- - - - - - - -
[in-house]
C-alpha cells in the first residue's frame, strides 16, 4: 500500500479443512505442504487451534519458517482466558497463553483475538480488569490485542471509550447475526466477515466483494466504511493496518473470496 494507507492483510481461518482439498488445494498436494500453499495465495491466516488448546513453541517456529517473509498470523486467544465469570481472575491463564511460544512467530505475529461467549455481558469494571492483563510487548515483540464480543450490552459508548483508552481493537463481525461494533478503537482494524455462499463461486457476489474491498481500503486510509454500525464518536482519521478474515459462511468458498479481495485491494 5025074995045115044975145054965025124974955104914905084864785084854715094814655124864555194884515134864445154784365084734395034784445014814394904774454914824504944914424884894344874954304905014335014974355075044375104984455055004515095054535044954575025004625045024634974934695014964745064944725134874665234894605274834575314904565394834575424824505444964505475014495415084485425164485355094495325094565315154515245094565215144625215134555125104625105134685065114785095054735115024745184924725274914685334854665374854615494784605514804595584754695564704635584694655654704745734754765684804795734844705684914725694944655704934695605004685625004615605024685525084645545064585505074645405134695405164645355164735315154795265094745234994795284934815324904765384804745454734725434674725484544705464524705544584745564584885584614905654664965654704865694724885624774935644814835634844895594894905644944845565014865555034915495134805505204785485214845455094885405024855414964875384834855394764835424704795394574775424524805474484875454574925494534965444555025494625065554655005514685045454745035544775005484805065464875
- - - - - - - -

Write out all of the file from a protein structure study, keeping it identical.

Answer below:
[in-house]
C-alpha cells in the first residue's frame, strides 16, 4: 500500500479443512505442504487451534519458517482466558497463553483475538480488569490485542471509550447475526466477515466483494466504511493496518473470496 494507507492483510481461518482439498488445494498436494500453499495465495491466516488448546513453541517456529517473509498470523486467544465469570481472575491463564511460544512467530505475529461467549455481558469494571492483563510487548515483540464480543450490552459508548483508552481493537463481525461494533478503537482494524455462499463461486457476489474491498481500503486510509454500525464518536482519521478474515459462511468458498479481495485491494 5025074995045115044975145054965025124974955104914905084864785084854715094814655124864555194884515134864445154784365084734395034784445014814394904774454914824504944914424884894344874954304905014335014974355075044375104984455055004515095054535044954575025004625045024634974934695014964745064944725134874665234894605274834575314904565394834575424824505444964505475014495415084485425164485355094495325094565315154515245094565215144625215134555125104625105134685065114785095054735115024745184924725274914685334854665374854615494784605514804595584754695564704635584694655654704745734754765684804795734844705684914725694944655704934695605004685625004615605024685525084645545064585505074645405134695405164645355164735315154795265094745234994795284934815324904765384804745454734725434674725484544705464524705544584745564584885584614905654664965654704865694724885624774935644814835634844895594894905644944845565014865555034915495134805505204785485214845455094885405024855414964875384834855394764835424704795394574775424524805474484875454574925494534965444555025494625065554655005514685045454745035544775005484805065464875